Mid-Range Goals

What do we want to achieve within the specified timeframe?

Clarity on our mid-range goals is required to know which KPIs we should track that align with our objectives.

Let’s consider an example: Suppose our mid-term objective is to increase customer satisfaction, measured by Net Promoter Score (NPS), by 15% within the next year.

Once we understand our mid-range goals, it makes it easier to determine our ideal outcomes that would show progress toward those objectives. When we use these measurable outcomes as our reference, we can create the KPIs that will give us a reading on how well we are doing towards achieving the mid-range goals.

Using the customer satisfaction example, a measurable outcome could be the percentage of customers who rate their experience as “satisfied” or “highly satisfied” in post-purchase surveys.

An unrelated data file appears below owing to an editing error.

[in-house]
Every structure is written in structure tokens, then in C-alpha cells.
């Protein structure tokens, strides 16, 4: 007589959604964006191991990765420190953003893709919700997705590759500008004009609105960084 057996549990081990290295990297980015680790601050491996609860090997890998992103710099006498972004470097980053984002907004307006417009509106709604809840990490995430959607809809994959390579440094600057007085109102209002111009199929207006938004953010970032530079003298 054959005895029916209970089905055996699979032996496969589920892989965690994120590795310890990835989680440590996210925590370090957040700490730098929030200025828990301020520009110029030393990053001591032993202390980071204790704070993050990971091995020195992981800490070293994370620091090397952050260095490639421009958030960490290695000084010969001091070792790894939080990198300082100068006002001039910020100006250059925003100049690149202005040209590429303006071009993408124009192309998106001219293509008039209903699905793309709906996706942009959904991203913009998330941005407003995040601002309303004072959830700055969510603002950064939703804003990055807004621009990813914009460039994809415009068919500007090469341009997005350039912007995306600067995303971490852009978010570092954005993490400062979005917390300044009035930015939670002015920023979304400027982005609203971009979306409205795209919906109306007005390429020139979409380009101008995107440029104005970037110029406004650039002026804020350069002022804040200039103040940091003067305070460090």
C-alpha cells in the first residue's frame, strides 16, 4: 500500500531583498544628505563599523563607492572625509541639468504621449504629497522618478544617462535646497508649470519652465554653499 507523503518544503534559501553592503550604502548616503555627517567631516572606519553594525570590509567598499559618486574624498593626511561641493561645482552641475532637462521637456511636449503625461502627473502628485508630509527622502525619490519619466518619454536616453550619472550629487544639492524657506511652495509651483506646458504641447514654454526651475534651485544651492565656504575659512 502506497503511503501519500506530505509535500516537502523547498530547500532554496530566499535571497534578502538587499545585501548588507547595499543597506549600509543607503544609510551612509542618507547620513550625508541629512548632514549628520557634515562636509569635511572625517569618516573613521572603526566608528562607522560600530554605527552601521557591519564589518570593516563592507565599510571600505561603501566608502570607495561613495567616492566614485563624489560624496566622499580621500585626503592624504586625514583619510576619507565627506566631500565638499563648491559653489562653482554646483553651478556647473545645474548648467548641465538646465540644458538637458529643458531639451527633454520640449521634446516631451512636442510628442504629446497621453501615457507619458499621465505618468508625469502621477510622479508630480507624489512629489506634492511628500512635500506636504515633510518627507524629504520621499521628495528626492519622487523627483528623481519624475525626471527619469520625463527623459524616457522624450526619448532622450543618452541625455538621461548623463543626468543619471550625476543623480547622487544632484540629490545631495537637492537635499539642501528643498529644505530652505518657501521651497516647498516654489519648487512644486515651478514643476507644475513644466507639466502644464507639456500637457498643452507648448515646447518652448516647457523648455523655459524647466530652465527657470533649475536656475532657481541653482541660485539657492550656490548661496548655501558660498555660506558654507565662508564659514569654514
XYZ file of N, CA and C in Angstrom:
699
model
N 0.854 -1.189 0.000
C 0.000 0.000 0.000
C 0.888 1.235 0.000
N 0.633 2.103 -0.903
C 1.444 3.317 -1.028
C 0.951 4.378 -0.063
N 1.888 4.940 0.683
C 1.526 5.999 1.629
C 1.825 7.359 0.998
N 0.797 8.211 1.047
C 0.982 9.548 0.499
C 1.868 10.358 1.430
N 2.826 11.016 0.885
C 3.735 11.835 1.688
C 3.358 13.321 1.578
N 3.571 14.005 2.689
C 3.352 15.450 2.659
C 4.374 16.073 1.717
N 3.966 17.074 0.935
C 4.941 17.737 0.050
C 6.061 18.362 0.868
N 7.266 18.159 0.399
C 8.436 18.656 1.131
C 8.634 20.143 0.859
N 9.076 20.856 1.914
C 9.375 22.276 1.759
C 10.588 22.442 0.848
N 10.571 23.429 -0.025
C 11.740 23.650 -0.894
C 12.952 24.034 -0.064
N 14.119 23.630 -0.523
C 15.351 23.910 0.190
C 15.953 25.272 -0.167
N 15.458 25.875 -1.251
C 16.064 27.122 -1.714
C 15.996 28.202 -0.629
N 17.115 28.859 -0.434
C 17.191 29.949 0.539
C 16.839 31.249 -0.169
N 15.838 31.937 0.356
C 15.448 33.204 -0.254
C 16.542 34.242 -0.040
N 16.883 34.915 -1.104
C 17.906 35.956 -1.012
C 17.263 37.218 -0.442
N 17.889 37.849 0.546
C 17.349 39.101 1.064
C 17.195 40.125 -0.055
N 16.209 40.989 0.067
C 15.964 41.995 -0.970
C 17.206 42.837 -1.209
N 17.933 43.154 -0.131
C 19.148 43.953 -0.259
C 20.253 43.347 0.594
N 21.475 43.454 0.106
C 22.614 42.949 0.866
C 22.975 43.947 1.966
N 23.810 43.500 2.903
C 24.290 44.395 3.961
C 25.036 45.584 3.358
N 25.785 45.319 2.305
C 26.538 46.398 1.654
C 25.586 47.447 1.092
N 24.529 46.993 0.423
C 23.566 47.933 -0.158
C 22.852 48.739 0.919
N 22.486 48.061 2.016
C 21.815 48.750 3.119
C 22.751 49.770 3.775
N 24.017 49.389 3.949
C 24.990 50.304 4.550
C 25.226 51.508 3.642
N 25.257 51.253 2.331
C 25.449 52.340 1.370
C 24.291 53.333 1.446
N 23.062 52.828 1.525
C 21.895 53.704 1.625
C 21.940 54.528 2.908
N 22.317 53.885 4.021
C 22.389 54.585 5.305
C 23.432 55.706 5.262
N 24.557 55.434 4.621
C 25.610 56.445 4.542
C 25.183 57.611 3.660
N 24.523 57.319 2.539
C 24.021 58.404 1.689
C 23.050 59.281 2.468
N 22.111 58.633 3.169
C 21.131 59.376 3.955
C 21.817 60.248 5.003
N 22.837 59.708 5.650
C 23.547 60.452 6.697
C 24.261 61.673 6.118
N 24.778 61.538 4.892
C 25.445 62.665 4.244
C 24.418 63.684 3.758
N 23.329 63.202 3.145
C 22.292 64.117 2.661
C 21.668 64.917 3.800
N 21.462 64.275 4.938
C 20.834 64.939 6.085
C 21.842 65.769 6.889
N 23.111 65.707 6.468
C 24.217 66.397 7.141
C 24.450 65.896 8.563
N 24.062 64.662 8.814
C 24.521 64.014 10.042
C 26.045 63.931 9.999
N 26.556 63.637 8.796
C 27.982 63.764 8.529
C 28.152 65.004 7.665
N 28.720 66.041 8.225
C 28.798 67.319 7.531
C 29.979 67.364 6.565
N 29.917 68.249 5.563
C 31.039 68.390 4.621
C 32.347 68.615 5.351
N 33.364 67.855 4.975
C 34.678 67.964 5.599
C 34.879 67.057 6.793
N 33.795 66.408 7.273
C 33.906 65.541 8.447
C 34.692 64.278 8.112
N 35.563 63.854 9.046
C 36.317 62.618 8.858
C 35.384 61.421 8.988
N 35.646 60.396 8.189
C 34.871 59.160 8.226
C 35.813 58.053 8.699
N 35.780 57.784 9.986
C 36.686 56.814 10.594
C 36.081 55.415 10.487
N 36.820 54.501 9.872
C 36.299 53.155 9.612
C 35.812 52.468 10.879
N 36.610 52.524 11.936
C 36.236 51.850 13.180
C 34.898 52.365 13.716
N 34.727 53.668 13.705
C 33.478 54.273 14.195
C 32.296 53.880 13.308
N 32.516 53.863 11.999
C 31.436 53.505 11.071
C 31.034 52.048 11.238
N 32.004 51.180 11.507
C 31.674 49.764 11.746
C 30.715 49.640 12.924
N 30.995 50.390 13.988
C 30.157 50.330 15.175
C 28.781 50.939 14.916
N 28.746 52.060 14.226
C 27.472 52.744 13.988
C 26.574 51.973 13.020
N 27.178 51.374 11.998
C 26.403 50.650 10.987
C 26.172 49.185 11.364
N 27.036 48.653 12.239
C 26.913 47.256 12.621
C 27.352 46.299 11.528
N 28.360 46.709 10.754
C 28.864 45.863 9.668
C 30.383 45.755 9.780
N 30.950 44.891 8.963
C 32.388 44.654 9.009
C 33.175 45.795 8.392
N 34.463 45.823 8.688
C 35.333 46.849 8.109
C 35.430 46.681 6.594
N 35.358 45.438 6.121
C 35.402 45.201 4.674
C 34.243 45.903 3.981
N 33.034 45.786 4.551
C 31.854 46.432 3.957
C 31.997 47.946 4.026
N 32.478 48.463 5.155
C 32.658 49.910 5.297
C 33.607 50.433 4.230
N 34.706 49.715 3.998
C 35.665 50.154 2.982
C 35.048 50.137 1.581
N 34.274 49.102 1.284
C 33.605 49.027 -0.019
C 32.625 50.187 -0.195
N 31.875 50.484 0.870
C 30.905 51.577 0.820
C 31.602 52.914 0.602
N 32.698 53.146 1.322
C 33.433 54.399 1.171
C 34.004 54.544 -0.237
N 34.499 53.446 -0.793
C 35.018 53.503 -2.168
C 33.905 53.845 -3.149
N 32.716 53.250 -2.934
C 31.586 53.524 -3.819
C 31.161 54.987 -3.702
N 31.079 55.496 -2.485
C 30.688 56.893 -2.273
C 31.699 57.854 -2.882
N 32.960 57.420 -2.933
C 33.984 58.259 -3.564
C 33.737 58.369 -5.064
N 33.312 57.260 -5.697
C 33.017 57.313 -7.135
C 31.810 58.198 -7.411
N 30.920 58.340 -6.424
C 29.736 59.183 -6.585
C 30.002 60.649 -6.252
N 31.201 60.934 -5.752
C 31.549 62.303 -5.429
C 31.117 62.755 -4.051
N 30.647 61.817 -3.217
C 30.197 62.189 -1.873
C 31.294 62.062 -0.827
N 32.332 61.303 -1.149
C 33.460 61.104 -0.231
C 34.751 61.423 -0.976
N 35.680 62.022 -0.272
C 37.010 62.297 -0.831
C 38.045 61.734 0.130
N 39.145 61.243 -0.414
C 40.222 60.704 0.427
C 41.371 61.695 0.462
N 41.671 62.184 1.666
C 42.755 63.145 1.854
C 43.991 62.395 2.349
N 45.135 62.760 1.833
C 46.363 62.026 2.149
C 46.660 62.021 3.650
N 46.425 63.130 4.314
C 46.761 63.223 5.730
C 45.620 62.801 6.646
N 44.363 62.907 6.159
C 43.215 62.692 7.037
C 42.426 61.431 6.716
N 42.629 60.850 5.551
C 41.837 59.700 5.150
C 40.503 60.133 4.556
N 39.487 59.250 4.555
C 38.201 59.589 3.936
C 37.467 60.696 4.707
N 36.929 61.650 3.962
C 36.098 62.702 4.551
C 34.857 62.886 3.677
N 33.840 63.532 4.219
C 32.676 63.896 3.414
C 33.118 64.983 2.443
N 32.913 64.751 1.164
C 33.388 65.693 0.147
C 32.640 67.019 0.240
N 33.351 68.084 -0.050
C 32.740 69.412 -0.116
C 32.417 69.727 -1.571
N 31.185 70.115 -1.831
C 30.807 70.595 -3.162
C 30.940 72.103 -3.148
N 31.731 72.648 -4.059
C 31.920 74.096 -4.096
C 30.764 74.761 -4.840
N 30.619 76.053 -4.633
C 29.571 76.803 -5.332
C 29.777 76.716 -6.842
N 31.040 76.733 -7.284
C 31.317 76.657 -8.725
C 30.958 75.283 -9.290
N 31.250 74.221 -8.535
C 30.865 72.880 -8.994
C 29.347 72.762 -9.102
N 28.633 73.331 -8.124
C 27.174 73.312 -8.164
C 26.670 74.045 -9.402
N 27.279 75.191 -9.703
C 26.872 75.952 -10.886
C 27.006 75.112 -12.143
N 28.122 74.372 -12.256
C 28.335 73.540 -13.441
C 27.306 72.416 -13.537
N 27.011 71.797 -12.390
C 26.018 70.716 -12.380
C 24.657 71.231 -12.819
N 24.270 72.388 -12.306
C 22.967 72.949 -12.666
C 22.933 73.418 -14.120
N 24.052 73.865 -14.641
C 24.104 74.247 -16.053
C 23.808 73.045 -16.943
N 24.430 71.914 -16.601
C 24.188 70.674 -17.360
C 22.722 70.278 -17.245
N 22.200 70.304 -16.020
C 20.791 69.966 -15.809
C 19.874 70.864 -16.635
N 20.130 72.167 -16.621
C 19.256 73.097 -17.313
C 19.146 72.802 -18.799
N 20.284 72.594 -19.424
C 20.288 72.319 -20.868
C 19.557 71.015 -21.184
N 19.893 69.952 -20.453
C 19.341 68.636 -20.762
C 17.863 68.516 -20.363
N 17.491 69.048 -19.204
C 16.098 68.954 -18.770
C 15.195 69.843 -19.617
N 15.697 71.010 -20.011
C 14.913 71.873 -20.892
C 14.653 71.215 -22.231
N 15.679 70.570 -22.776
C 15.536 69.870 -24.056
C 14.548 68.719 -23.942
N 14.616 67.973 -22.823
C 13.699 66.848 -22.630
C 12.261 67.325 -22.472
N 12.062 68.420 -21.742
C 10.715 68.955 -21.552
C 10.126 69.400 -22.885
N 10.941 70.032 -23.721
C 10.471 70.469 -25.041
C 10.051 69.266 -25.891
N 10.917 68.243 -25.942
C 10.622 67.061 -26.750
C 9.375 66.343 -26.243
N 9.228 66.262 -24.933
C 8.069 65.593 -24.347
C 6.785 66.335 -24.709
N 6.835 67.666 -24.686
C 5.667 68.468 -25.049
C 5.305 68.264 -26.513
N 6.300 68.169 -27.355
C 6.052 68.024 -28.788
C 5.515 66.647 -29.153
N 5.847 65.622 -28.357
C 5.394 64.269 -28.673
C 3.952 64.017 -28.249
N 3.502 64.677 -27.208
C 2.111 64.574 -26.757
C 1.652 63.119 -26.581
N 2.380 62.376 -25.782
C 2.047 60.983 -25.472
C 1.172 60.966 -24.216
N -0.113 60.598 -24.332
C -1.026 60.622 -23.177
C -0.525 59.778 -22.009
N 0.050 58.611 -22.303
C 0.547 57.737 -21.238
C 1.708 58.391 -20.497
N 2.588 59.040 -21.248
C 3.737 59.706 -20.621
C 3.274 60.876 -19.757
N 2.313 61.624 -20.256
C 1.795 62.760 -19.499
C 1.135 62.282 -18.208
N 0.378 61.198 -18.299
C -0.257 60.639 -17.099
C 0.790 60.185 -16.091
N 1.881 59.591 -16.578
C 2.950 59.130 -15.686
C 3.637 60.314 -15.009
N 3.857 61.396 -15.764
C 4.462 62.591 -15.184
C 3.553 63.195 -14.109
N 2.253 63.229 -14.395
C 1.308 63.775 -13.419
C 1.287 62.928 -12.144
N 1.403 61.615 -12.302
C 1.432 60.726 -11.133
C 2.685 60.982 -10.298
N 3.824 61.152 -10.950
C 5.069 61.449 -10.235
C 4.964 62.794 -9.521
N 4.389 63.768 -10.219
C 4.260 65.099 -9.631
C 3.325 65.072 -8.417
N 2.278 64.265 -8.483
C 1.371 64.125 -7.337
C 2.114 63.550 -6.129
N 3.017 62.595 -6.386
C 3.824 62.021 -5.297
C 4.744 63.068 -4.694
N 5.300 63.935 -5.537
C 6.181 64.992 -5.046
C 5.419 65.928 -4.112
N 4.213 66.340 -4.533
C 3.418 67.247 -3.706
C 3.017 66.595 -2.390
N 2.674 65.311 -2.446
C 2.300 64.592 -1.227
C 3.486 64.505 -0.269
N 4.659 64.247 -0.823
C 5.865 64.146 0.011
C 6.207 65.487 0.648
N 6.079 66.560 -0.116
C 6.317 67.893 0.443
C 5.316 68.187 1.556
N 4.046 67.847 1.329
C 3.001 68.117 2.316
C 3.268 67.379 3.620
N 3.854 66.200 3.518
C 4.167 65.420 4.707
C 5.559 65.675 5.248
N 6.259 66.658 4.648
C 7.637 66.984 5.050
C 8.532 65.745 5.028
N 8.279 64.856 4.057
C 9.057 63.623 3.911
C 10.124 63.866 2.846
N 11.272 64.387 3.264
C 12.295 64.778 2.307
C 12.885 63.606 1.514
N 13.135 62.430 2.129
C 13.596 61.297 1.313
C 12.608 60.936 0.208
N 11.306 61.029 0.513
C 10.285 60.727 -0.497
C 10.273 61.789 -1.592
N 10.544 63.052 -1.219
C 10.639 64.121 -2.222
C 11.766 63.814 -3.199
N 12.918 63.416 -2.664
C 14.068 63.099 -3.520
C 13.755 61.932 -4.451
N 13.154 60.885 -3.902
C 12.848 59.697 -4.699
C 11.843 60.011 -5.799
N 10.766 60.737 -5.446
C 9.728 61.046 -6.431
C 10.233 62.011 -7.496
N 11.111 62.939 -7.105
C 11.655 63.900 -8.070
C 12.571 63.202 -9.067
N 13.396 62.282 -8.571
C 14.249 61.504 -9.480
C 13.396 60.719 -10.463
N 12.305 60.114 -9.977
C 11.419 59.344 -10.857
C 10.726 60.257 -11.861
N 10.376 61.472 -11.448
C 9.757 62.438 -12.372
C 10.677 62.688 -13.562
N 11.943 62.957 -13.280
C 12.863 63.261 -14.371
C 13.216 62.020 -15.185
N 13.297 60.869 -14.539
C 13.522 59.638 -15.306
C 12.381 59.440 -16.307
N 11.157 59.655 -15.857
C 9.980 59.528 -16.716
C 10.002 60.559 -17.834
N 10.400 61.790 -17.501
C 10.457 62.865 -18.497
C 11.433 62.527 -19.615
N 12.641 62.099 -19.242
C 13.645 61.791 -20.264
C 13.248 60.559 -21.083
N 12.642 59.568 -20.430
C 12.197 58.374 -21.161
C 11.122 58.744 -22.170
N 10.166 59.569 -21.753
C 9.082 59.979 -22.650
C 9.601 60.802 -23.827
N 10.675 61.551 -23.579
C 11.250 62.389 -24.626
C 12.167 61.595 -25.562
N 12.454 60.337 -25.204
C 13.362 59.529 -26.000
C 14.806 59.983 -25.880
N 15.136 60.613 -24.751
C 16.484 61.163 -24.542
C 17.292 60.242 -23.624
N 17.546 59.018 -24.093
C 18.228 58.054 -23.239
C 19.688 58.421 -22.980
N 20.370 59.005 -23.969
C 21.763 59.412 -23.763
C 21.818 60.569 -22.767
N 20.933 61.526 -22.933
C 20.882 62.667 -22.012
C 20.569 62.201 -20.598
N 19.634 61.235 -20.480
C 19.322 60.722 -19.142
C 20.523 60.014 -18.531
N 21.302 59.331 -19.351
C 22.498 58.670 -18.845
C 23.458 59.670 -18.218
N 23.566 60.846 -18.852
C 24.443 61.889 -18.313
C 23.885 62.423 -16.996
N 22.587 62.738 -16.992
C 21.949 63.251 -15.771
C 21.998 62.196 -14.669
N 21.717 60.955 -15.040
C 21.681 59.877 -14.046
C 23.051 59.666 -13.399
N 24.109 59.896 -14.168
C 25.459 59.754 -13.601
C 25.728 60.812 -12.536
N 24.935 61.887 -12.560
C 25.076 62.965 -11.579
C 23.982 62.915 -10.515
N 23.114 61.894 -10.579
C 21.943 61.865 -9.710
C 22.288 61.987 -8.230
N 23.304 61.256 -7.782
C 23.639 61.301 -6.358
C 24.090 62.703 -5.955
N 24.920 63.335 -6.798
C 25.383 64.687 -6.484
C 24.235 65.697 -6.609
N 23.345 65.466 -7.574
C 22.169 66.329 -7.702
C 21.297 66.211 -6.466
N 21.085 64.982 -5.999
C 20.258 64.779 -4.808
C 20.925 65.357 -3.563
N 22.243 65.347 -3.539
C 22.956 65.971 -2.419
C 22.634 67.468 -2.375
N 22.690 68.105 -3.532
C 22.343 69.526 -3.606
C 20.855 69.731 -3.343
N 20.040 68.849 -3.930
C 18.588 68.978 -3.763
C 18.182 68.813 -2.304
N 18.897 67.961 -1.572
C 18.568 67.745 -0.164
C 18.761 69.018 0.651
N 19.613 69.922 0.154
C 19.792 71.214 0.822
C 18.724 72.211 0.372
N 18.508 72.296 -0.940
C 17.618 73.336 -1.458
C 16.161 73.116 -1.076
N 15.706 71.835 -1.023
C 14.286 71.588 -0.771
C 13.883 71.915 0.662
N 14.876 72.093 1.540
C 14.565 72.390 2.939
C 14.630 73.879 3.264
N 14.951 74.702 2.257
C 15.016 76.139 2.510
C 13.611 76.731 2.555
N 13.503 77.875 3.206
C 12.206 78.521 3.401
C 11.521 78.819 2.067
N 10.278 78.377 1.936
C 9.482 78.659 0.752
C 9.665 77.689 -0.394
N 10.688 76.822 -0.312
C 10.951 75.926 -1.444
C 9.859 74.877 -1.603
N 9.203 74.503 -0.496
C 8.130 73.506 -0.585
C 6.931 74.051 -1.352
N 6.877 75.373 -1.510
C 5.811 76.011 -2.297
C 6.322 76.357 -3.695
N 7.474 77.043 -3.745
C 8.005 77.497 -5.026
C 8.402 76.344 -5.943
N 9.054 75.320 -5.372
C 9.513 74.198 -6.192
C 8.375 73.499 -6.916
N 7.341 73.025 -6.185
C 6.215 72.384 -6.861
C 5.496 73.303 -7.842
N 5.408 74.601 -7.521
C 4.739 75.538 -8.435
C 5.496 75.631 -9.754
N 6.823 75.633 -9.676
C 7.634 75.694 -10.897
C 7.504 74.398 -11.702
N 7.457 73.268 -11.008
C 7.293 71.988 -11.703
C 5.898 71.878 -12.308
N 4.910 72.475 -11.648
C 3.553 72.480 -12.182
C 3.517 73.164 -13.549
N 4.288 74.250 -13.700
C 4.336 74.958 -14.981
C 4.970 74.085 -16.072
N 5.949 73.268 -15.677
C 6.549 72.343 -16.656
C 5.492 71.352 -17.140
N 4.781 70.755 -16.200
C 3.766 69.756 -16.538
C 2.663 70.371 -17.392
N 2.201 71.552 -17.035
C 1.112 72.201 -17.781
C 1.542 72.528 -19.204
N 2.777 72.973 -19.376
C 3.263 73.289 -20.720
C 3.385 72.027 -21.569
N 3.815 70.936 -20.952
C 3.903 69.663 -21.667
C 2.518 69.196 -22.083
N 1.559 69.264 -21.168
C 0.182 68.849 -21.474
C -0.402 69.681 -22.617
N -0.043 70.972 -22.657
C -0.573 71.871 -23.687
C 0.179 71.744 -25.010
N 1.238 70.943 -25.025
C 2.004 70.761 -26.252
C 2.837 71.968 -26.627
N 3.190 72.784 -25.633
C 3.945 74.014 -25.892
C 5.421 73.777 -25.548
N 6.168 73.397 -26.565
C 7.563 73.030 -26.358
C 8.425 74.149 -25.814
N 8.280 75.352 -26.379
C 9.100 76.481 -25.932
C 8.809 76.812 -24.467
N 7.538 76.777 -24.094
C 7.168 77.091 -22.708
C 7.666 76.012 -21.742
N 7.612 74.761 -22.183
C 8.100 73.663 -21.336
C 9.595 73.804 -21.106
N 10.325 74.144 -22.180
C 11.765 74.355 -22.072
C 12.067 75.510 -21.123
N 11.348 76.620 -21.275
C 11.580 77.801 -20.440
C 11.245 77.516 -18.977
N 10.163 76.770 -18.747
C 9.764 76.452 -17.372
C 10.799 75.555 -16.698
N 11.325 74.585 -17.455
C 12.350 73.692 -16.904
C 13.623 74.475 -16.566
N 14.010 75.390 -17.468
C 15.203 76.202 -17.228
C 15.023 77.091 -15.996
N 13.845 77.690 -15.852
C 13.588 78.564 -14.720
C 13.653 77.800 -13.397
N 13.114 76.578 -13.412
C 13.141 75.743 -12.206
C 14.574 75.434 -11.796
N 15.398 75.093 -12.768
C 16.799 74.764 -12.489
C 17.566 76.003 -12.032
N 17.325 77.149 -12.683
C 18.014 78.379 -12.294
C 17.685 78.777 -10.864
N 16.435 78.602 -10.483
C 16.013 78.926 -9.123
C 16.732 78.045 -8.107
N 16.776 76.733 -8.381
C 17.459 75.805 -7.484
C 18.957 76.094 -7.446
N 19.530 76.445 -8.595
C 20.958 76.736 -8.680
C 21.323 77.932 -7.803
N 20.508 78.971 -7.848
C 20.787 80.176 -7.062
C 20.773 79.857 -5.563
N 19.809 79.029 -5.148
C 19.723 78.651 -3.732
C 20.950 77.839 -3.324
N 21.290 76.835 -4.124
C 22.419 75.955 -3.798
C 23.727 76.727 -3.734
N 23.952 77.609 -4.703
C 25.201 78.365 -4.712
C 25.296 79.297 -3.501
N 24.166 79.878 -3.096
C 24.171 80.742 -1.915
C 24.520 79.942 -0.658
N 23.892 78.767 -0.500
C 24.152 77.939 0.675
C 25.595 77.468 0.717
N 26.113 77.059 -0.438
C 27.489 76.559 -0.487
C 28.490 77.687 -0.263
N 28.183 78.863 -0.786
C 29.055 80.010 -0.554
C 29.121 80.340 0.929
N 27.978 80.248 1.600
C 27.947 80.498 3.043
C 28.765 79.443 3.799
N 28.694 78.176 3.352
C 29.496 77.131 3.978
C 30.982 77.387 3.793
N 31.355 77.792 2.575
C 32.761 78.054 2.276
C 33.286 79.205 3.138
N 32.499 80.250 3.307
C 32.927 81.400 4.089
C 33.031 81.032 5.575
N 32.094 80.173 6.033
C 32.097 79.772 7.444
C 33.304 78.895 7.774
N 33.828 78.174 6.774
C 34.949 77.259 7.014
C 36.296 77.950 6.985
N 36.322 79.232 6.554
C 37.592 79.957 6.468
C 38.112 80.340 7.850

This customer feedback and associated KPI align with our mid-range goal of increasing overall customer satisfaction.


Data Collection and Analysis

To measure progress, we need to collect the relevant data, have it added to the scorecard by the person accountable for the achievement of the goal, and review it regularly, ideally in the weekly meeting, so we can quickly discover if it looks like we may not be tracking with the goal set during the quarterly planning session.

For our customer satisfaction example, we would gather data from post-purchase surveys and analyze the results during the weekly meeting to see if we are moving closer to our customer satisfaction target.

Remember, what gets measured gets managed, and KPIs are essential to stay focused and on track toward your mid-range goals.


“Cascading” Goals

The concept of cascading goals is a powerful strategy that allows us to connect our mid-range goals with the efforts of the relevant departments and roles.